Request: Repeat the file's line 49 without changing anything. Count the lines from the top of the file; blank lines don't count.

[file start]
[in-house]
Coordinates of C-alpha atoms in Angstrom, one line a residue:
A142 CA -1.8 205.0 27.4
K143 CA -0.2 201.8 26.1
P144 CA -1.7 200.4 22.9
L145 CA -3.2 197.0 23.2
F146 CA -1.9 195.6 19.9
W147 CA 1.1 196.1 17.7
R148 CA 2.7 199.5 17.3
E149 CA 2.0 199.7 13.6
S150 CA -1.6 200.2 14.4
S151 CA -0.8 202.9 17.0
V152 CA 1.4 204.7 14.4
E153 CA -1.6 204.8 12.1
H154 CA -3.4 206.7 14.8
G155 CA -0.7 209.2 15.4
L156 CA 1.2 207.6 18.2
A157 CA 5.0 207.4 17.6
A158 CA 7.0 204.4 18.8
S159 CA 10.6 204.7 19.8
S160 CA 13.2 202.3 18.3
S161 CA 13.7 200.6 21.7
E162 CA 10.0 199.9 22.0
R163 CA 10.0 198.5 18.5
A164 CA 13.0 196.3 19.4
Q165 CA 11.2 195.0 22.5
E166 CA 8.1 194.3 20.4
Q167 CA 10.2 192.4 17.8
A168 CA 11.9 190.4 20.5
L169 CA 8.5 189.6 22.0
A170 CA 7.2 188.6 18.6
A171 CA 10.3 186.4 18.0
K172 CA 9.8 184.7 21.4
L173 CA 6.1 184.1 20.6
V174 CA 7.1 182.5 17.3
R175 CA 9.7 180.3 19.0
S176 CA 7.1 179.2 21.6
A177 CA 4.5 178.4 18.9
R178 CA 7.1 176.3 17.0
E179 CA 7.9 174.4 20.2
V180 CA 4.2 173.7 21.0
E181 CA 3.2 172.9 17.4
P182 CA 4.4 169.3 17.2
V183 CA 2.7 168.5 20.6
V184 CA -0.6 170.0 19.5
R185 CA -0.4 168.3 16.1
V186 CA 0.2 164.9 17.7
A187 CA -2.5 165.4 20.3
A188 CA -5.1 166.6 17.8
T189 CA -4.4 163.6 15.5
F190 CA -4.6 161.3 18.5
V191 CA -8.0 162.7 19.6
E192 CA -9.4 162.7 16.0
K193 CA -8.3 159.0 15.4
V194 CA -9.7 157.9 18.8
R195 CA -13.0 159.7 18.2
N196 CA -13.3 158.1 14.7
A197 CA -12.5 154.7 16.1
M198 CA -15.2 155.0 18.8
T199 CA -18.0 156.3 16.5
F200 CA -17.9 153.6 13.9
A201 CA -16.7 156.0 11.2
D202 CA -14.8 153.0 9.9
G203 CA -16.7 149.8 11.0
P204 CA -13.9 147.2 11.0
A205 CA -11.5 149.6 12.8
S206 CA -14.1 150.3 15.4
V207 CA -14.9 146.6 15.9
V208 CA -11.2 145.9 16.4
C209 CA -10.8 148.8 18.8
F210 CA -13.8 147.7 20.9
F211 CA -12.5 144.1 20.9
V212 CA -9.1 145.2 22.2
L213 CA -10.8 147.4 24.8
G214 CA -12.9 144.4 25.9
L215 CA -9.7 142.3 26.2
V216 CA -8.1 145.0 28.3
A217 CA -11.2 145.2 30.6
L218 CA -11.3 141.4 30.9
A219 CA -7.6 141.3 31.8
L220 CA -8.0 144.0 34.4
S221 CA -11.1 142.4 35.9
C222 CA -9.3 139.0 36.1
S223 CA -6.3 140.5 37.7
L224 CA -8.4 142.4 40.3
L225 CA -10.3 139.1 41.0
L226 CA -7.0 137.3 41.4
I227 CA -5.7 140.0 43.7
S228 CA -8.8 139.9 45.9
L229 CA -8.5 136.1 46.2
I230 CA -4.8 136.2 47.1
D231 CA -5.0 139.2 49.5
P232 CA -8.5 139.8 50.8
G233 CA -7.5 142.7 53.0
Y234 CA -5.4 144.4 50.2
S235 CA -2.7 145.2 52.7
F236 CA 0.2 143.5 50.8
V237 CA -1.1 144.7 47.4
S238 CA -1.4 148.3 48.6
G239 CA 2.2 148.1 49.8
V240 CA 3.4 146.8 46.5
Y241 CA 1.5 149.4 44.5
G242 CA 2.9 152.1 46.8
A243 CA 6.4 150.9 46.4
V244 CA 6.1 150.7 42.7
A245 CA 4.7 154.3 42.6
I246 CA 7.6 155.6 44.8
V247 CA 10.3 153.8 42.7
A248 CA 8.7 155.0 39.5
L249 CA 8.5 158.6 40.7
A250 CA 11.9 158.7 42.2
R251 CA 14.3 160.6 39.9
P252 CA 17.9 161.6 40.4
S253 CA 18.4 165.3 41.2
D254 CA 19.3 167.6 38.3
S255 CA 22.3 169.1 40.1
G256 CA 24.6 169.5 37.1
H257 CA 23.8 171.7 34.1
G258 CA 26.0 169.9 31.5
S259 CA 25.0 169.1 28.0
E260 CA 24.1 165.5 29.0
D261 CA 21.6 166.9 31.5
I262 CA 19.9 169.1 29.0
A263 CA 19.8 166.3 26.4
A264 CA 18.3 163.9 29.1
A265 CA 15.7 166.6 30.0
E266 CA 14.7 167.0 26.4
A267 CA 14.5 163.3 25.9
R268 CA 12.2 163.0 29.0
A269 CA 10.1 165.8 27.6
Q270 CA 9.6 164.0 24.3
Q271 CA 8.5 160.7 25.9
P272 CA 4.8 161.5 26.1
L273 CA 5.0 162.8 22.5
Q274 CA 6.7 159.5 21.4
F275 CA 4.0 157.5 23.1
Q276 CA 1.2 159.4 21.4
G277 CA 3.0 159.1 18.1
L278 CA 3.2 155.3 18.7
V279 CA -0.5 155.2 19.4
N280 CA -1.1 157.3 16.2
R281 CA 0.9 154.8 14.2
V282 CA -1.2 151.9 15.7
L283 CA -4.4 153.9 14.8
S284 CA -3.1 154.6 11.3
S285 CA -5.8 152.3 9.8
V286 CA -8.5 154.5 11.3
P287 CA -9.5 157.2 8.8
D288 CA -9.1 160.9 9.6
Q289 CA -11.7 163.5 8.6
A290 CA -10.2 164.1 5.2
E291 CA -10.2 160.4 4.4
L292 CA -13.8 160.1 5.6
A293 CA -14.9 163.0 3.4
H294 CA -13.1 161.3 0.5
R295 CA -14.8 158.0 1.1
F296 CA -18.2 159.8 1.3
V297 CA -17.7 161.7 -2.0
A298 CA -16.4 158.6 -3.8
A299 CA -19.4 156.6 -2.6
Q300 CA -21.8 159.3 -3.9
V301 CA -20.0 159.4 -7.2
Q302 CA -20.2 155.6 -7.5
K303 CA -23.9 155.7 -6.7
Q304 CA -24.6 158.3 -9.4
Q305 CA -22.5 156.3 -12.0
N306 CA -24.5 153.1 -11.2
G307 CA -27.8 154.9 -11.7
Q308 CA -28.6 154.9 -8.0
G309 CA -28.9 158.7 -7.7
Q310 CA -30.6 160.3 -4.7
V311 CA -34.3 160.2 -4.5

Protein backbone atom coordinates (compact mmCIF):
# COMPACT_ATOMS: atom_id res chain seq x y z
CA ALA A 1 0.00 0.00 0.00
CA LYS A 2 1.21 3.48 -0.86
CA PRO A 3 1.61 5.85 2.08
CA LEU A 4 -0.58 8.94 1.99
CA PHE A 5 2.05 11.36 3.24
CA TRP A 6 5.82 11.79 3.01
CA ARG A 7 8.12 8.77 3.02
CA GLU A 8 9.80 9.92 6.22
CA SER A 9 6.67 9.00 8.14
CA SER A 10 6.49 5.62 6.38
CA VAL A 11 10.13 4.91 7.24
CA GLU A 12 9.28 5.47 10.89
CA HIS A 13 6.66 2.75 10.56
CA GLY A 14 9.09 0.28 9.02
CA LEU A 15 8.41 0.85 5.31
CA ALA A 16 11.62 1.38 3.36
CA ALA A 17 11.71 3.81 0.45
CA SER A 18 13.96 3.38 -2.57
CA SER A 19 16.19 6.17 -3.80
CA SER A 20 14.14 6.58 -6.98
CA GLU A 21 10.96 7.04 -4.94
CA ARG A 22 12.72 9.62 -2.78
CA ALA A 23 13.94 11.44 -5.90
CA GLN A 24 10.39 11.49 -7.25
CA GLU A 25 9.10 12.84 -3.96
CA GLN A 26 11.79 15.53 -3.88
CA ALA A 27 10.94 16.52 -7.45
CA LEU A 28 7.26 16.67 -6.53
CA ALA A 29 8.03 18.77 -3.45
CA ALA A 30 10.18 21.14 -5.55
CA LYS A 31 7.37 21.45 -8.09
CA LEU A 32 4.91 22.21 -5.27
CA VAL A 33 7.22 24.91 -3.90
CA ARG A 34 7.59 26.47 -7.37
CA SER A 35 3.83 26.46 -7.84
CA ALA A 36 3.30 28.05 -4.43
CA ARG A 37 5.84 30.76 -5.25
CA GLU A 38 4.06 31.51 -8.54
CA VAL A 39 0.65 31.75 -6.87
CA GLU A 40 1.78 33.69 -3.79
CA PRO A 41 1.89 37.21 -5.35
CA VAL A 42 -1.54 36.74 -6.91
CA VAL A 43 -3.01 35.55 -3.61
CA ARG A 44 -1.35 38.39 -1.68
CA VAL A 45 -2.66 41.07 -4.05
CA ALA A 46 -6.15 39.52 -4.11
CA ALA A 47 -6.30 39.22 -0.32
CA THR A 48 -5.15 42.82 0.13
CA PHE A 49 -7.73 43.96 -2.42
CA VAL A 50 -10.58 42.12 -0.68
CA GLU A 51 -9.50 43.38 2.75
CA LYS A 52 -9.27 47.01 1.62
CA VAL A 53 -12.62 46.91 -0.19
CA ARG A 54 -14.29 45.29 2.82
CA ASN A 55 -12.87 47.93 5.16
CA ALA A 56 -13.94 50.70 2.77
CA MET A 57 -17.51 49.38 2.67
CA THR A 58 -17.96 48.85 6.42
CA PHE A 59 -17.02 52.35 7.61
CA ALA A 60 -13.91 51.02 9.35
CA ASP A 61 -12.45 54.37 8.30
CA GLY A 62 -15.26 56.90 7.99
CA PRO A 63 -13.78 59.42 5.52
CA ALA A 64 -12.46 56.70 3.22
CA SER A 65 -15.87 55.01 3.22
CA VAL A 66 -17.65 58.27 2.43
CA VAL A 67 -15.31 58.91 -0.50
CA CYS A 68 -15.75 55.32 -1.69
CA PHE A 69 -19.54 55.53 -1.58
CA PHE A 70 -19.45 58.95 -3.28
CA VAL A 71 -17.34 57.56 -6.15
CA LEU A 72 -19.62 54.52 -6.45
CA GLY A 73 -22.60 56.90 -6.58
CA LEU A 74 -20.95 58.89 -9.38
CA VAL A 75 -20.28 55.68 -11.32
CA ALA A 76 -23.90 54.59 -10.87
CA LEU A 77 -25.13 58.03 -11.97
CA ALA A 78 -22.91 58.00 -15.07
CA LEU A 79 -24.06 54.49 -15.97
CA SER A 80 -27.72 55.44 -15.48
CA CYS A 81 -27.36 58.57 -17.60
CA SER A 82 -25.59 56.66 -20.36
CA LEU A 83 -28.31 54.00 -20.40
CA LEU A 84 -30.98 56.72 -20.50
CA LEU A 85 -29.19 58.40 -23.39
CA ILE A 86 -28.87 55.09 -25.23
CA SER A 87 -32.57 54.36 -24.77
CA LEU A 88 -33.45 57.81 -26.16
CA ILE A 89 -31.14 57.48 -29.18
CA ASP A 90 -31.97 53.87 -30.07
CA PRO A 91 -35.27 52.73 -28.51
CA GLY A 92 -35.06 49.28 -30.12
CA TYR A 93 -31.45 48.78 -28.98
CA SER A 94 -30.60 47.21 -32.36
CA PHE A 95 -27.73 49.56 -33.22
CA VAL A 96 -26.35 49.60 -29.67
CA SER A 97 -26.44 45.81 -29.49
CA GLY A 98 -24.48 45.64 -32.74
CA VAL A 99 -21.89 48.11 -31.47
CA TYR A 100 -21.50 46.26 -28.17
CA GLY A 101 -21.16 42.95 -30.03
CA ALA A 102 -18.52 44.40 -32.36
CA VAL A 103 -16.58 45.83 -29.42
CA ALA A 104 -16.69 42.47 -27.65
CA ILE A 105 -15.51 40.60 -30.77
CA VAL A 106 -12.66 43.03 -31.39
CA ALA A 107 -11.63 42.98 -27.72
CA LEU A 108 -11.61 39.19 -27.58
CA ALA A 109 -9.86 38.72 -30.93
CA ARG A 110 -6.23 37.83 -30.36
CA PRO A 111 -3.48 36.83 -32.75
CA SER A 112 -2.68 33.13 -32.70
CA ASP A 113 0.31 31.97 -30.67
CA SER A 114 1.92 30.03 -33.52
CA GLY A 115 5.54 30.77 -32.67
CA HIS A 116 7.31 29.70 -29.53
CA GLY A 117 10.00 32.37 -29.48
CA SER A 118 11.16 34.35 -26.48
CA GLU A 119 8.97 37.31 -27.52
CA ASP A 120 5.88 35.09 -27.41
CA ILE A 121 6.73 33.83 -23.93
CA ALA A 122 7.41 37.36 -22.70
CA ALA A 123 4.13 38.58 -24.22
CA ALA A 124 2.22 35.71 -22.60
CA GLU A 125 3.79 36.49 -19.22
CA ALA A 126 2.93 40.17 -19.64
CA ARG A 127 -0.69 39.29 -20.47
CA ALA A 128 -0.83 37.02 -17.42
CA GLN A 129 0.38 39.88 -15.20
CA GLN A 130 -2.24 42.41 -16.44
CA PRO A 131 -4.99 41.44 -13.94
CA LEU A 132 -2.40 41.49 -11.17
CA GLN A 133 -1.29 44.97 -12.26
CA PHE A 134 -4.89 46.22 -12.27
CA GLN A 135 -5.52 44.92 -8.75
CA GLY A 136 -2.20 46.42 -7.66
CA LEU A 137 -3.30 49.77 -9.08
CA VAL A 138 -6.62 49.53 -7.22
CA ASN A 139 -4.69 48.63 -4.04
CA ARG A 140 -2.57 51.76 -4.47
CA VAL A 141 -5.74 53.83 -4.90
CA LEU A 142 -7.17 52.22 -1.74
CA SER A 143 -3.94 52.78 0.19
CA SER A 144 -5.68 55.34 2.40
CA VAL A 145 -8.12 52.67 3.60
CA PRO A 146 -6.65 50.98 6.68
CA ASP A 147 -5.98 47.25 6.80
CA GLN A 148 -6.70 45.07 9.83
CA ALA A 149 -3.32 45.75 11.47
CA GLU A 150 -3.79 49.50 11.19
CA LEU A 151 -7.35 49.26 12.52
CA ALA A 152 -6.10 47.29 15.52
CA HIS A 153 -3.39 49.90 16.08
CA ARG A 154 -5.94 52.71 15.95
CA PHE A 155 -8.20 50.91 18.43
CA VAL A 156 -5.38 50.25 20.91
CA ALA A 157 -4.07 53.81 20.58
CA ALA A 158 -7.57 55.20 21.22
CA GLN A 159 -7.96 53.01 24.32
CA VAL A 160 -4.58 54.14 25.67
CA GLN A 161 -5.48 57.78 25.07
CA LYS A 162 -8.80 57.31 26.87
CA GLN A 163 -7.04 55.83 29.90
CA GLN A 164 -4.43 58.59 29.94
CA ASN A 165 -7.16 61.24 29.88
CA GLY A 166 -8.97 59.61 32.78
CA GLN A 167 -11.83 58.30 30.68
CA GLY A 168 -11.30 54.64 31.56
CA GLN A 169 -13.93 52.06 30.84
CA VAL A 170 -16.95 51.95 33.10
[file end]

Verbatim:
A188 CA -5.1 166.6 17.8